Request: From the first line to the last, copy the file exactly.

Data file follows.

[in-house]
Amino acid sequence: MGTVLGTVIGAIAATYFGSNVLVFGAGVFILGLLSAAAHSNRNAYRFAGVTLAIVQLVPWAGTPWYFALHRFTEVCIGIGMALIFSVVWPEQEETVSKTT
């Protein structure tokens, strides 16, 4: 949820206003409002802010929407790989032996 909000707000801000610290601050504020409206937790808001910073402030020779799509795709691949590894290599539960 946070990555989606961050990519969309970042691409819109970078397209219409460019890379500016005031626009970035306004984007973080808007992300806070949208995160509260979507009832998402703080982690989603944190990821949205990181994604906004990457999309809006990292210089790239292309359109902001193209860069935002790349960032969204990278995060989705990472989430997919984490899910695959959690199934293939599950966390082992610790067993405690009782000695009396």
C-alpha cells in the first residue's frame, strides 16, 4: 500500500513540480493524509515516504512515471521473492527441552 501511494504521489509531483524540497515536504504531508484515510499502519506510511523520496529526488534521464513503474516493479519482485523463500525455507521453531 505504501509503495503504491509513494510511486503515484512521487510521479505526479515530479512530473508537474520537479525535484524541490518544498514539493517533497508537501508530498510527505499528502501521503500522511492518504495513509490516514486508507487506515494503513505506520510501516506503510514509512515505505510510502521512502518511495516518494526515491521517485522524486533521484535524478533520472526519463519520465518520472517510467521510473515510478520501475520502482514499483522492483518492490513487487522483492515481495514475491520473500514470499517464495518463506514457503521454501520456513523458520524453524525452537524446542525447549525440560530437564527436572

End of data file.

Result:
[in-house]
Amino acid sequence: MGTVLGTVIGAIAATYFGSNVLVFGAGVFILGLLSAAAHSNRNAYRFAGVTLAIVQLVPWAGTPWYFALHRFTEVCIGIGMALIFSVVWPEQEETVSKTT
């Protein structure tokens, strides 16, 4: 949820206003409002802010929407790989032996 909000707000801000610290601050504020409206937790808001910073402030020779799509795709691949590894290599539960 946070990555989606961050990519969309970042691409819109970078397209219409460019890379500016005031626009970035306004984007973080808007992300806070949208995160509260979507009832998402703080982690989603944190990821949205990181994604906004990457999309809006990292210089790239292309359109902001193209860069935002790349960032969204990278995060989705990472989430997919984490899910695959959690199934293939599950966390082992610790067993405690009782000695009396």
C-alpha cells in the first residue's frame, strides 16, 4: 500500500513540480493524509515516504512515471521473492527441552 501511494504521489509531483524540497515536504504531508484515510499502519506510511523520496529526488534521464513503474516493479519482485523463500525455507521453531 505504501509503495503504491509513494510511486503515484512521487510521479505526479515530479512530473508537474520537479525535484524541490518544498514539493517533497508537501508530498510527505499528502501521503500522511492518504495513509490516514486508507487506515494503513505506520510501516506503510514509512515505505510510502521512502518511495516518494526515491521517485522524486533521484535524478533520472526519463519520465518520472517510467521510473515510478520501475520502482514499483522492483518492490513487487522483492515481495514475491520473500514470499517464495518463506514457503521454501520456513523458520524453524525452537524446542525447549525440560530437564527436572